of Honor, meet during an awards
ceremony at The Pentagon in 
Washington, D.C. in January 1981.
By Ed Pierce

Managing Editor

I've been watching a series on Netflix for the past few weeks about those who have been awarded the Medal of Honor for their actions in combat during World War II, Korea, Vietnam, Iraq, and Afghanistan. Each of the eight episodes contains interviews with the medal recipient or members of their family and it’s some of the most moving television I’ve viewed in quite a while.

This series got me to thinking about how many actual Medal of Honor recipients I have met or interviewed during my career in journalism and in looking back, I found that to be a total of three.

In January 1981, I was attending a luncheon at The Pentagon and got to meet a special guest, Gen. Jimmy Doolittle, who had led the first American air strikes to hit Japan in April 1942.

Then Lt. Col. Doolittle commanded a top-secret attack of 16 B-25 bombers launched from the USS Hornet with targets in Tokyo, Kobe, Yokohama, Osaka and Nagoya. Their mission was perilous as a previously unknown Japanese navy flotilla spotted the American planes and reported their approach.

The American’s fuel supply was mostly consumed by the time they had reached their targets in Japan. Some aircrews were forced to ditch into the shark-infested Sea of Japan while other found their planned landing sites in China taken over by Japanese troops and they were captured.

But Doolittle’s mission was a tremendous morale boost for America and shattered the myth that the Japanese homeland could not be attacked. It helped turn the tide of World War II and Doolittle was awarded the Medal of Honor by President Franklin Roosevelt.

His citation reads, "For conspicuous leadership above and beyond the call of duty, involving personal valor and intrepidity at an extreme hazard to life. With the apparent certainty of being forced to land in enemy territory or to perish at sea, Lt. Col. Doolittle personally led a squadron of Army bombers, manned by volunteer crews, in a highly destructive raid on the Japanese mainland."

In October 2014, I interviewed a man billed as “the real-life Forrest Gump” at an event at the New Hampshire Veterans Home in Tilton, New Hampshire.

U.S. Army PFC Sammy Lee Davis of Indiana was serving at Firebase Cudgel in Vietnam on Nov. 18, 1967, when his unit came under machine gun fire and heavy mortar attack by three companies of Viet Cong soldiers. Detecting an enemy position, Davis manned a machine gun to give the U.S. troops cover so they could fire artillery in response to the Viet Cong attack. Davis himself was wounded but took over the unit's burning howitzer and fired several shells at the enemy. He also crossed a river on an air mattress under heavy enemy fire to help rescue three wounded American soldiers. He ultimately found his way back to another howitzer site to continue fighting until the attackers fled.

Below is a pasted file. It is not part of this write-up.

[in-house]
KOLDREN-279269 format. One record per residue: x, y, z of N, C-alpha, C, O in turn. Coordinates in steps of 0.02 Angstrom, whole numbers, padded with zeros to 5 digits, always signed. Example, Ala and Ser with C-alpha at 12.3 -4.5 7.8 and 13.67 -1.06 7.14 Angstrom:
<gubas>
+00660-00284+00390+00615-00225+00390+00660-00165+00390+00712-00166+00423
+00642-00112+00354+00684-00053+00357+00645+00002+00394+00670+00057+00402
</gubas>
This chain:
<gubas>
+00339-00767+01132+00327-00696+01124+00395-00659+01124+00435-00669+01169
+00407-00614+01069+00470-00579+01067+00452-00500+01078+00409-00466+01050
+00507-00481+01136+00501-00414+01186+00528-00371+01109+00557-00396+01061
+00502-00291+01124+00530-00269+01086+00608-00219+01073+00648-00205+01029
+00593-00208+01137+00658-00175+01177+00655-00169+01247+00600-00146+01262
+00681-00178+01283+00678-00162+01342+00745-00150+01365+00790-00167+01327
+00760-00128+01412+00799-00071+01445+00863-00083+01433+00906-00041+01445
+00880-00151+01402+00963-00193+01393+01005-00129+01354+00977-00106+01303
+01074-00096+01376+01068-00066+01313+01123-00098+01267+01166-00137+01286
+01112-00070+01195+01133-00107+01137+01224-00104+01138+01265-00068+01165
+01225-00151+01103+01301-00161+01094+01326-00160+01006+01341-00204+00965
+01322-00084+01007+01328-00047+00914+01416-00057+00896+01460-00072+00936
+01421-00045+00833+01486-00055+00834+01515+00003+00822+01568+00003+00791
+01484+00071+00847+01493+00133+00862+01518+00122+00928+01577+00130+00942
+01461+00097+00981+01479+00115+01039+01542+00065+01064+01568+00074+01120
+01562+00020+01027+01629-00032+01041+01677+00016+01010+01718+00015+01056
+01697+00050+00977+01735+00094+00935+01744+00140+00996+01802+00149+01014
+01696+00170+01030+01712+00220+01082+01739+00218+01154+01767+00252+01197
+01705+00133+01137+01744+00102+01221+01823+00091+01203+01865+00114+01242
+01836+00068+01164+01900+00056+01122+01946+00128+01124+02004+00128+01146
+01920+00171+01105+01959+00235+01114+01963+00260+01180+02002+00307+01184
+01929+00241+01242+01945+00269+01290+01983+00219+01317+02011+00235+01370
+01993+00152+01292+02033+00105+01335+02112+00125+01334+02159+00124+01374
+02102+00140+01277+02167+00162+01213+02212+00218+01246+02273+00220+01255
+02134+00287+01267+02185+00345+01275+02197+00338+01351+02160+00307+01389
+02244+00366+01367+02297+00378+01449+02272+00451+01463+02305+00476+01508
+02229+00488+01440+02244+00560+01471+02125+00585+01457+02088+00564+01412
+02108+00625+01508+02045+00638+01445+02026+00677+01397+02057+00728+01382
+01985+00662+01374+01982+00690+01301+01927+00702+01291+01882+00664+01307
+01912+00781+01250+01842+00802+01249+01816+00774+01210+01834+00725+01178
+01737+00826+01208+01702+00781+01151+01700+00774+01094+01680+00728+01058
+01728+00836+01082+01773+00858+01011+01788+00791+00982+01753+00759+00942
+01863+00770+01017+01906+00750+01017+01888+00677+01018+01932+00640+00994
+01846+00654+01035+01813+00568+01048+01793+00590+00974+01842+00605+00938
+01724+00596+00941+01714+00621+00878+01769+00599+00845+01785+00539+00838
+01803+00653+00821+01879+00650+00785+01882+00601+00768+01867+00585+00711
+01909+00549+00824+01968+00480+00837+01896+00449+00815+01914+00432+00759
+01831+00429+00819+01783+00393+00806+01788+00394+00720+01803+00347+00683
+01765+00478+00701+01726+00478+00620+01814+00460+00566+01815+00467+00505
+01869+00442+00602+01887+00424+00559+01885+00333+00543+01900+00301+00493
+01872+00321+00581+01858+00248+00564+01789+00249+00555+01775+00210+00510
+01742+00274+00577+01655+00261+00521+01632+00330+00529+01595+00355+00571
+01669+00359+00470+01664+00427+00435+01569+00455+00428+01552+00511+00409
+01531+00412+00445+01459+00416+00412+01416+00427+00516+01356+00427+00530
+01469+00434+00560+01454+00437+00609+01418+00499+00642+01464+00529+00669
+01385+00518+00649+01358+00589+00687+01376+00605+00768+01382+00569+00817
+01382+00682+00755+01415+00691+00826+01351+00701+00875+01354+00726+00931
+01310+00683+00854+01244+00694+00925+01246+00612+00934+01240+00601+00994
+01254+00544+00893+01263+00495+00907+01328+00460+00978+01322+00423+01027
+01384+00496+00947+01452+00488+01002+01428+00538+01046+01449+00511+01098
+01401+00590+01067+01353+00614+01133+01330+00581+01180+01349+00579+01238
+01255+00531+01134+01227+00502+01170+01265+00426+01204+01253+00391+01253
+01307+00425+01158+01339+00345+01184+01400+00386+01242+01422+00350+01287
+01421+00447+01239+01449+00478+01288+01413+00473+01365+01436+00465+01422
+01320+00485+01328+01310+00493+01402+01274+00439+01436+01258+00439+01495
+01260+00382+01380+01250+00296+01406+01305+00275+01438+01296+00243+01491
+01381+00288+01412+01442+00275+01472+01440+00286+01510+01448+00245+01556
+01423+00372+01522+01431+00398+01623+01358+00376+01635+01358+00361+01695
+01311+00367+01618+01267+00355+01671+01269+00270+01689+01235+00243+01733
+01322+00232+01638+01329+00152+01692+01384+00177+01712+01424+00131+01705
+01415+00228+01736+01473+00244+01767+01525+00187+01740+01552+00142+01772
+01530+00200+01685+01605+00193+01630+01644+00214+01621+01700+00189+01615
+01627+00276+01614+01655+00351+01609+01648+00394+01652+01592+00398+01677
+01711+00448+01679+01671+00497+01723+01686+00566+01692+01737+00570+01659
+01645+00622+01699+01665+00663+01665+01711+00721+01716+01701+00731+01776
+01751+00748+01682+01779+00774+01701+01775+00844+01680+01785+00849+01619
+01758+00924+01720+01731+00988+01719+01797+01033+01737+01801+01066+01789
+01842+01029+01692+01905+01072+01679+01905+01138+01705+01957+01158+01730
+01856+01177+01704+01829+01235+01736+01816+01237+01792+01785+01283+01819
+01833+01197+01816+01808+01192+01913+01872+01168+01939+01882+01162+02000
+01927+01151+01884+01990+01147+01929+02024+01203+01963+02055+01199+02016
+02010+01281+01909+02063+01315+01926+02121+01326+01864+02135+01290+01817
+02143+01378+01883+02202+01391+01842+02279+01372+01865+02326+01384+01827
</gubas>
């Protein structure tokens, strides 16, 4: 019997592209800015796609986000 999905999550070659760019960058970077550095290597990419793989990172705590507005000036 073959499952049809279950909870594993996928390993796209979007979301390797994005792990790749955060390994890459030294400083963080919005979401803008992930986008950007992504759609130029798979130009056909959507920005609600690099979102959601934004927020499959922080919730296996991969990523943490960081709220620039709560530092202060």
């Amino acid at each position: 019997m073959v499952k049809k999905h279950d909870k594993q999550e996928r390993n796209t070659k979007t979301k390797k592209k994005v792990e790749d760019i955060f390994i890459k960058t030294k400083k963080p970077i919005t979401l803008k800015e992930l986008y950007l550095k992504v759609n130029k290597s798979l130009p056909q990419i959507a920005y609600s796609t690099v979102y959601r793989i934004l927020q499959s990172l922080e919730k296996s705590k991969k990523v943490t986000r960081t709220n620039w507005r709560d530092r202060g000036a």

For his heroism, Davis was promoted to the rank of Sergeant and awarded the Medal of Honor by President Lyndon Johnson. On his medal citation it partially reads “Sgt. Davis' extraordinary heroism, at the risk of his life, are in keeping with the highest traditions of the military service and reflect great credit upon himself and the U.S. Army.”

In November 2014, I had the great privilege of interviewing Ryan Pitts of Nashua, New Hampshire, who was the guest speaker at the Veterans Day observance at the New Hampshire Veterans Home that year.

On July 13, 2008, Pitts, a U.S. Army sergeant, was providing perimeter security at Observation Post Topside in Afghanistan when a wave of rocket-propelled grenade rounds engulfed the post, wounding him and inflicting heavy casualties on U.S. troops. Pitts had been knocked to the ground and was bleeding heavily from shrapnel wounds to his arm and legs, but with incredible toughness and resolve, he returned fire on the enemy. As the enemy drew nearer, Sergeant Pitts threw grenades, holding them until after the pin was pulled and the safety lever was released to create a nearly immediate detonation on the hostile forces.